- Find something that appeals to you.
- Use good fats and fresh ingredients.
- Focus on creating dishes laden with nutrients.
- Opt for easily-digested foods.
- Do your best to minimize gluten to reduce inflammation.
The therapeutic components of the plants are found in its glandular trichomes on the surface of the flowers and leaves. The plant material can be used to make olive oil, cannabis butter, or any kind of oil. It is also fine to directly throw some dry herb into a dish you’re going to cook, as carboxylated THCA is also loaded with health benefits. In this case, cook it with fat to ensure the trichomes release the medicine.
As we have already mentioned, edibles are potent, so you only need a little to enjoy the pain-relieving benefits. This is especially the case if you use buds because they have a 75% higher trichome density than leaves.
Also, it is important to note that there is a significant difference between sativas and indicas. If you are hoping for edibles that induce relaxation and treat chronic pain, choose an indica. Although sativas can also alleviate pain, they are normally used to combat fatigue.
This is an essential component of cooking with cannabis because it is the process of transforming the THCA in weed into the psychoactive THC cannabinoid. To ‘decarb,’ place your weed flat out on a baking tray and place it in the oven at 200-240 degrees Fahrenheit for 25-60 minutes. The more weed that’s on the tray, the longer it takes to fully decarb.
Regardless of what you’re trying to make, cannabutter is an essential ingredient. You need a cup of water, a pound of unsalted butter and an ounce of high-quality weed that has been lightly ground. Here is how to make it:
- Place your decarboxylated weed and butter into a pot with a small amount of water. A cup is normally enough to ensure the butter doesn’t burn.
- Heat the mixture on low simmer for 3-6 hours.
- After it has cooled, strain the plant material in cheesecloth and discard the remnants as the THC is in the butter.
- Put the mixture in the fridge where it will harden overnight.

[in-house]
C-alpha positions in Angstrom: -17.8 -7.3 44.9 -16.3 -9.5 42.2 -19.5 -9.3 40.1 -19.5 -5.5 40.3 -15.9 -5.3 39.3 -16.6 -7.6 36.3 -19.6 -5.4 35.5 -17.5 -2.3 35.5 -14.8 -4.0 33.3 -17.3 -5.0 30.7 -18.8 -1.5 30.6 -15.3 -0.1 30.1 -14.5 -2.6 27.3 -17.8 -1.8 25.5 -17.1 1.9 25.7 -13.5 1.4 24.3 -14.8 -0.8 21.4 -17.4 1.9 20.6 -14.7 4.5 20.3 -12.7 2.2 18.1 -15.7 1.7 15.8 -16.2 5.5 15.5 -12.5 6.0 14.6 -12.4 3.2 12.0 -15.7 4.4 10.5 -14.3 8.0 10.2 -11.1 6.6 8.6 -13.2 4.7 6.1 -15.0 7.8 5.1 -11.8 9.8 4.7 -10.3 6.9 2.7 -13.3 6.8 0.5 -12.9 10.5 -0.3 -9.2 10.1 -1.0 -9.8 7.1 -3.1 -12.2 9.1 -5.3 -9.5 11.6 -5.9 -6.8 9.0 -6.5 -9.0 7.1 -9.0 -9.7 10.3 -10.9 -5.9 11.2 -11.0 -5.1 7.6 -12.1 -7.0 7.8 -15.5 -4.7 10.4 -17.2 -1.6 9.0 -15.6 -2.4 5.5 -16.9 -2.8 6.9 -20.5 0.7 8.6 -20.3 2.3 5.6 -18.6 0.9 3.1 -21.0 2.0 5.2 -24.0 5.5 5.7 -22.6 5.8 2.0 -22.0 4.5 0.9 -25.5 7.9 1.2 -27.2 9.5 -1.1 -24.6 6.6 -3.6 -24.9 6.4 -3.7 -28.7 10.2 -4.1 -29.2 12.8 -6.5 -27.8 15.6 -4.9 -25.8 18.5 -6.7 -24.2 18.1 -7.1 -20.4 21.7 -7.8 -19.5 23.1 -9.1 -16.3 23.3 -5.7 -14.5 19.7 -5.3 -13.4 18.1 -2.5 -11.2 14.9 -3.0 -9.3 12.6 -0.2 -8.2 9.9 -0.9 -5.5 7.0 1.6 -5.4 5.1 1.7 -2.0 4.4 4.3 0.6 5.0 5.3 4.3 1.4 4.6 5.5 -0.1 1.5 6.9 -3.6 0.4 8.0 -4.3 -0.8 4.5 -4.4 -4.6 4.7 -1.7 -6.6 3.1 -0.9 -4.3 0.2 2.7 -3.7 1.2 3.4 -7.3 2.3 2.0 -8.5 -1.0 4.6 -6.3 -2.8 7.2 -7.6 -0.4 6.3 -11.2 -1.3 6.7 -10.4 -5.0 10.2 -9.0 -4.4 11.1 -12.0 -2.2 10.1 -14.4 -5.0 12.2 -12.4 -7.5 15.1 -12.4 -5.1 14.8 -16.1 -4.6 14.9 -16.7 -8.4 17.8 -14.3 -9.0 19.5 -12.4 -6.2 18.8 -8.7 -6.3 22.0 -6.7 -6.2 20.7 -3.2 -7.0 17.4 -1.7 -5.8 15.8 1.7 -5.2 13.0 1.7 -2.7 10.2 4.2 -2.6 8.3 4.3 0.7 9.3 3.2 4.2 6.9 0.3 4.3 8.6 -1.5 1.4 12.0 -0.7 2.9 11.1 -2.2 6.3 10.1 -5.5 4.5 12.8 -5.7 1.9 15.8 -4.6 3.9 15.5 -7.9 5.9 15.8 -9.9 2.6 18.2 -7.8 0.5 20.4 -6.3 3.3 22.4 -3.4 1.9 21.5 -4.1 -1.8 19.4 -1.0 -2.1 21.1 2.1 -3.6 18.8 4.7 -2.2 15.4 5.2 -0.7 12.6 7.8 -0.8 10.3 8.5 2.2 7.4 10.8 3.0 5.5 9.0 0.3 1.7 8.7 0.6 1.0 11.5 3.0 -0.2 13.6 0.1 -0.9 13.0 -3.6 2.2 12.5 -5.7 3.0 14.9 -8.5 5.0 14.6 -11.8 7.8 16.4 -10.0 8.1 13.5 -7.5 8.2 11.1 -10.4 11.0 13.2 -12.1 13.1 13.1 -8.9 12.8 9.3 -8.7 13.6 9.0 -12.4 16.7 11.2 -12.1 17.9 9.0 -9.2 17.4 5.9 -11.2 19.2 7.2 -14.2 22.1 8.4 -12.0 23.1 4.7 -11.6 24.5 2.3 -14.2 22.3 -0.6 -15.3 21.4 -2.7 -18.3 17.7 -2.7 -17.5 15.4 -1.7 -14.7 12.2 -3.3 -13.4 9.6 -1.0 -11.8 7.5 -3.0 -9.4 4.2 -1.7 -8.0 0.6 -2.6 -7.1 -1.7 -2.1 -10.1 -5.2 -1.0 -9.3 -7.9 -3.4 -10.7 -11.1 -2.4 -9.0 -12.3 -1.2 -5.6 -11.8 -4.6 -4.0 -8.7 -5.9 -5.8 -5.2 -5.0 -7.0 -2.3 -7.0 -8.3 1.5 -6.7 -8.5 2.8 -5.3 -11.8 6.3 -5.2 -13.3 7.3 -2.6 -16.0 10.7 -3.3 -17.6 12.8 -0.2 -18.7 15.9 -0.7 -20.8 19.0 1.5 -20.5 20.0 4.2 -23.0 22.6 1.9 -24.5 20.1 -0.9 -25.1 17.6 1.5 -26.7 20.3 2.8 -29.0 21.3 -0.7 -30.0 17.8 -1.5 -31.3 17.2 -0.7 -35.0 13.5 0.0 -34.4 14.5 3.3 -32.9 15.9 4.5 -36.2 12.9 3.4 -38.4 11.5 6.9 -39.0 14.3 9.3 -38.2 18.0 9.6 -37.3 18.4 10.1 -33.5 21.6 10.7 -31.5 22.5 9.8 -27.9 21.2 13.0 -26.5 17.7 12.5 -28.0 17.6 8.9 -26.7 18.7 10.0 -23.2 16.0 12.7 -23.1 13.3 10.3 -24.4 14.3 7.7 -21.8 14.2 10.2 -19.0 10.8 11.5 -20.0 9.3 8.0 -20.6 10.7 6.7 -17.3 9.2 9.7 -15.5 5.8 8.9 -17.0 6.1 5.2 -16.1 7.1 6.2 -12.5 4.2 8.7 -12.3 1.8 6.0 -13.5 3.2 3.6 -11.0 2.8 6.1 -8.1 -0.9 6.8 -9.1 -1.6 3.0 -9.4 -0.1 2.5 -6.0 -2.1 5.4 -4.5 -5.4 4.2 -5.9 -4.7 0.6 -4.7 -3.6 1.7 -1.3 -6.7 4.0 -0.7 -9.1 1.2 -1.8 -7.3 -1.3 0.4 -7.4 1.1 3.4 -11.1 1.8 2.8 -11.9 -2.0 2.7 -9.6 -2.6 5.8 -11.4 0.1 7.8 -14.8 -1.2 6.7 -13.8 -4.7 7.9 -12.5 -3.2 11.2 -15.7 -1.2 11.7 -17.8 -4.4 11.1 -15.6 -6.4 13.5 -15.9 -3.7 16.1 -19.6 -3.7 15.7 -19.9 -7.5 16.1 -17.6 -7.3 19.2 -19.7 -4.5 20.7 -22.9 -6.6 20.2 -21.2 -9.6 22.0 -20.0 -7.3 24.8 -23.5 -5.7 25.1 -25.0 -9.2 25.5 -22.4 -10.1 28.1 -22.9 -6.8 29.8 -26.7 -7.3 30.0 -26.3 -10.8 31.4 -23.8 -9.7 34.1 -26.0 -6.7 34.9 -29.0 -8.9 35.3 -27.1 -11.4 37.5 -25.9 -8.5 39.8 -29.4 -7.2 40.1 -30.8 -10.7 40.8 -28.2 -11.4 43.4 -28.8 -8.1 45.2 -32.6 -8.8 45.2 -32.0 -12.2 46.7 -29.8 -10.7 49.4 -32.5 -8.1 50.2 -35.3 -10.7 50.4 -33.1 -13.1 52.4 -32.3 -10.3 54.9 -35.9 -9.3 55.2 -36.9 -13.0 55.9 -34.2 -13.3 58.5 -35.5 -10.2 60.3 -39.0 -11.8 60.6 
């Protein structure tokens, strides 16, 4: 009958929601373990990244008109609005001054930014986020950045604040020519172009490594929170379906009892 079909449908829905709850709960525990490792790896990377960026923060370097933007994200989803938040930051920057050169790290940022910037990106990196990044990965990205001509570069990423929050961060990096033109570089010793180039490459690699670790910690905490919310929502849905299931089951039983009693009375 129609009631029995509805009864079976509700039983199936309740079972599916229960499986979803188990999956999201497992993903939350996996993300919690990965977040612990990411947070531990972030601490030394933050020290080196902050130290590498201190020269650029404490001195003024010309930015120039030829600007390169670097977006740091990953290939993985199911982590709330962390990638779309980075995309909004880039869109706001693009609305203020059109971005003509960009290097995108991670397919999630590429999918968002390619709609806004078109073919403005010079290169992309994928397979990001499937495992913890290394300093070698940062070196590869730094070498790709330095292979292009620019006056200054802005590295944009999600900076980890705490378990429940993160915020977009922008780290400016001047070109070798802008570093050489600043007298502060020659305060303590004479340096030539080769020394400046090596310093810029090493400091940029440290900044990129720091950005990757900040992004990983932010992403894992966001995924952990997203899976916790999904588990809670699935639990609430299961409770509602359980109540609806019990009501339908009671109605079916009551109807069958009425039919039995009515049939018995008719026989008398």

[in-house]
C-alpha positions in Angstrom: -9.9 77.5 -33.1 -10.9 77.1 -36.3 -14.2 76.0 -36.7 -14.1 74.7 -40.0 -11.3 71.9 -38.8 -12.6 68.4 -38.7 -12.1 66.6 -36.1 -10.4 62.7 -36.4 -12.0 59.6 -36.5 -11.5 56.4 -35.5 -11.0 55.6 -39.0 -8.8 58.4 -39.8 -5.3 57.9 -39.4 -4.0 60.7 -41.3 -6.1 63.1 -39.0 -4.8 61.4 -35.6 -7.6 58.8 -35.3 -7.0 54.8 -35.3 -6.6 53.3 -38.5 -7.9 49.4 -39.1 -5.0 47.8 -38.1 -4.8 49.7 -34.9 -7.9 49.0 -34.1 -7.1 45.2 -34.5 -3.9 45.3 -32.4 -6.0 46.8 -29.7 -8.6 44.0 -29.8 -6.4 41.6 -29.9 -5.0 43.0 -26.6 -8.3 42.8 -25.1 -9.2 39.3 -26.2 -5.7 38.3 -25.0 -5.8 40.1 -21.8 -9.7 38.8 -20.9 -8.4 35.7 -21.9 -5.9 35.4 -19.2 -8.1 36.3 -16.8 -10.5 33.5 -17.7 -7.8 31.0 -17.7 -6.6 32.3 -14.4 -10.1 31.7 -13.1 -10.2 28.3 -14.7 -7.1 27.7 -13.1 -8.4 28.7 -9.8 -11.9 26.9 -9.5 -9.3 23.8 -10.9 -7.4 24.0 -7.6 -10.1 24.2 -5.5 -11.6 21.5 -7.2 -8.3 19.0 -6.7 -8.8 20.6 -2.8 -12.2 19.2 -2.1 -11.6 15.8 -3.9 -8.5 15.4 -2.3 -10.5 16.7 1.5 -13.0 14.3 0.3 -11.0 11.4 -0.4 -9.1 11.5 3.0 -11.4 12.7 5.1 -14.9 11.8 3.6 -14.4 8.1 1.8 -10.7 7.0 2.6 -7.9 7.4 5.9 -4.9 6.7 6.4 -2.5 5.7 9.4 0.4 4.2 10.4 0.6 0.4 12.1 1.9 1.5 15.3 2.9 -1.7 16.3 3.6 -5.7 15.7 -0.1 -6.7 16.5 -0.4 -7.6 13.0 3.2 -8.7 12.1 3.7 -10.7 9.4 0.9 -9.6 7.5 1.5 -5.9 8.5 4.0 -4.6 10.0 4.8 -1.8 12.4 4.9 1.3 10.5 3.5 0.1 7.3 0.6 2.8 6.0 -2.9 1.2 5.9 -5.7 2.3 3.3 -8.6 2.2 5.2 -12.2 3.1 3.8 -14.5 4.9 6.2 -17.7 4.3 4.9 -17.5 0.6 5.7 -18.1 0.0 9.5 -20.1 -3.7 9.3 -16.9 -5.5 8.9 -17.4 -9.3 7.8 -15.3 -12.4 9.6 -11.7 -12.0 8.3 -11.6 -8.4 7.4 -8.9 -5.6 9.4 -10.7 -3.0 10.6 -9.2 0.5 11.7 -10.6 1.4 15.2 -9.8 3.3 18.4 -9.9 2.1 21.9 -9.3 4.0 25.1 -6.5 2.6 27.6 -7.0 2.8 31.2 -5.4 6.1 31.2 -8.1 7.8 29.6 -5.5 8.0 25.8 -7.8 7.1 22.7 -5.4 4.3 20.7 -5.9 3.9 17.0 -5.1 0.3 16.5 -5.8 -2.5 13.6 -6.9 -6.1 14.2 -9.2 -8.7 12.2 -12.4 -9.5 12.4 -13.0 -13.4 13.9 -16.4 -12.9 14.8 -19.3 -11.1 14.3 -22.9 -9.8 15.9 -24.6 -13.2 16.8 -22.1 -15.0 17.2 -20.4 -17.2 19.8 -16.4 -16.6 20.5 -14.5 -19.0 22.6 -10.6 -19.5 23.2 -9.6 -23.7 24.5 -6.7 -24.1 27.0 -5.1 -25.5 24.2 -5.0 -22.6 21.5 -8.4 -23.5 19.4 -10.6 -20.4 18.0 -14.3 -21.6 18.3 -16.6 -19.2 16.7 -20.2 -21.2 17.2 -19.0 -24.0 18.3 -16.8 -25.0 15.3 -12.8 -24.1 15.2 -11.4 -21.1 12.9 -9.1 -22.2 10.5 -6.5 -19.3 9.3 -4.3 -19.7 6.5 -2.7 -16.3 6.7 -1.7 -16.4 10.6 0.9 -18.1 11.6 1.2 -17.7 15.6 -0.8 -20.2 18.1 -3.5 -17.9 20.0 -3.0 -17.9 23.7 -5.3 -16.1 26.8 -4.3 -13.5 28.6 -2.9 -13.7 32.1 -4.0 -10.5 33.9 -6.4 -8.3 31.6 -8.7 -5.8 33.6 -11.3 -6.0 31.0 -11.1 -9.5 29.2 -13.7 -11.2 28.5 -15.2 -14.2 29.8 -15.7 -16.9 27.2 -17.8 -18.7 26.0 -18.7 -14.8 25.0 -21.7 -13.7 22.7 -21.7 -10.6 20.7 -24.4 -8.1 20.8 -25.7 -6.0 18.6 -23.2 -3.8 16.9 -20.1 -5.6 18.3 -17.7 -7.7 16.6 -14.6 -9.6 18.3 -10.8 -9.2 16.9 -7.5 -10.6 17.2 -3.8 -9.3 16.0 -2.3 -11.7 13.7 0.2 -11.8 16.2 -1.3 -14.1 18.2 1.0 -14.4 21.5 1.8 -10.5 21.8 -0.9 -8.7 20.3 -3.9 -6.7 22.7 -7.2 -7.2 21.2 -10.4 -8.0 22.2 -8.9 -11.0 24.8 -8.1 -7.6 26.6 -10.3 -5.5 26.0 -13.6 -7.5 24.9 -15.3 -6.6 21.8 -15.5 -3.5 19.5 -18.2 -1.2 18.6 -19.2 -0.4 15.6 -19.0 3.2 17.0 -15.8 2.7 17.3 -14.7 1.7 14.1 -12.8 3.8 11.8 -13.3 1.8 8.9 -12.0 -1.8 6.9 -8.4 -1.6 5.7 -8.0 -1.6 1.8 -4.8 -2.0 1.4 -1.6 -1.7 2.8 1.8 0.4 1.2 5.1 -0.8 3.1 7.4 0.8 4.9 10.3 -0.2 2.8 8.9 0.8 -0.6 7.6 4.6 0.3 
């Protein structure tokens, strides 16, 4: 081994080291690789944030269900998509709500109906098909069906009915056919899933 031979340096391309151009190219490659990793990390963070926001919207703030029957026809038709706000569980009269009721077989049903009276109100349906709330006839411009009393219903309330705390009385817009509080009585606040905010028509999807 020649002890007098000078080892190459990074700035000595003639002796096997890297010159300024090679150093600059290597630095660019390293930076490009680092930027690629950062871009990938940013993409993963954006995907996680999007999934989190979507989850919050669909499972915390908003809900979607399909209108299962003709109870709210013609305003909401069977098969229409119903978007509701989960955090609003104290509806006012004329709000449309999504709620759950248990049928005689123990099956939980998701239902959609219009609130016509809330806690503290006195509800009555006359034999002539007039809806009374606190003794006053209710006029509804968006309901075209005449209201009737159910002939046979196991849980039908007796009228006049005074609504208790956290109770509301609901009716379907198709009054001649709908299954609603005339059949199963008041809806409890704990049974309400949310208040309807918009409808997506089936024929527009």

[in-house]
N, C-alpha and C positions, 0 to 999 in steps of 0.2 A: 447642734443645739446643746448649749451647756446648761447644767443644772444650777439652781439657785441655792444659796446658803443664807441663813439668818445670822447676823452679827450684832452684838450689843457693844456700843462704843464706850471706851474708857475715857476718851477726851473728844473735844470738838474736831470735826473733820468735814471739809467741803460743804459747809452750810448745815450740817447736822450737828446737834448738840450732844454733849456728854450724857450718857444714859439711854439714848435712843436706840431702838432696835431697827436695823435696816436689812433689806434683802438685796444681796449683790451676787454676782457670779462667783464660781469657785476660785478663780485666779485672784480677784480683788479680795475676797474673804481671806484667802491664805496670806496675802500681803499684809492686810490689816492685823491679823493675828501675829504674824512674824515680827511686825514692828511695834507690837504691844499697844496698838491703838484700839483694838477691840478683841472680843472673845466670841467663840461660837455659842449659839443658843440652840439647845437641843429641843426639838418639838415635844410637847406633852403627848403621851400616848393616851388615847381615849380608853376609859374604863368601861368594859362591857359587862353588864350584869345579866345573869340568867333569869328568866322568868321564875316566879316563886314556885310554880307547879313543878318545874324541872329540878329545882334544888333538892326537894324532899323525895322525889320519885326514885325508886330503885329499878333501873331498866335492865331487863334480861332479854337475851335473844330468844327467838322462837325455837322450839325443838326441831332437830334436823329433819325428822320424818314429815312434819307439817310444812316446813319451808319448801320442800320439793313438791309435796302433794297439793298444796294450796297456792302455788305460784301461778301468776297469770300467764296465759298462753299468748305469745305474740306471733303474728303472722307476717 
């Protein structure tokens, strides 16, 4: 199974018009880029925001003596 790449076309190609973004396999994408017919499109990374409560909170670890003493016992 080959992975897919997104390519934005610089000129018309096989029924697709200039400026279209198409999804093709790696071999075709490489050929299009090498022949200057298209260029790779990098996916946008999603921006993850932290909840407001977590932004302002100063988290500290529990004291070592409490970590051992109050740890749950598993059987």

- Remove the hardened butter from the residual water.
- Congratulations! You now have cannabutter!
What Can I Make When Cooking with Weed?
Once you have the cannabutter, when you end up actually making is simply a question of using your imagination. Hash brownies remain the most popular option because they are easy to make and taste delicious. You can also satisfy your sweet tooth with pot cookies or cannabis candies.
There is also a litany of more substantial and filling dishes you can make; quinoa stew is a popular choice because it is filling, laden with nutrients, and tastes wonderful. Along with the cannabutter, add raw quinoa, potatoes, onions, vegetable stock, zucchini, and a host of other vegetables and spices. You even have the option of adding toppings such as grated cheese and crumbled tortilla chips!
Another brilliant and easy to cook option is cannabis-infused salmon. This option is packed full of omegas and healthy fish oil, yet you’ll still be getting a dose of your medicine with every bite.
Final Thoughts on Cooking Cannabis for Pain Relief
It’s no secret that the edibles market is in full swing, but most THC bars and gummies are extremely expensive. Rather than paying a small fortune, why not make your own? With a little bit of know-how, patience, and high-quality weed, you can create cannabutter which can then be used in any one of dozens of tasty recipes.
For instance, you can even create a delicious three-course “cannameal” at home! Start with vegetable soup, enjoy quinoa stew or cannabis salmon as the main course, and finish off with some pot brownies topped with vanilla ice cream!
When cooking with cannabis for pain relief, make sure you decarboxylate the weed first to guarantee its potency. And please remember that, because ingested cannabis goes through the liver, the psychoactive effect is intensified and it also takes longer for edibles to have an effect. As a result, begin with a low dose, and BE PATIENT!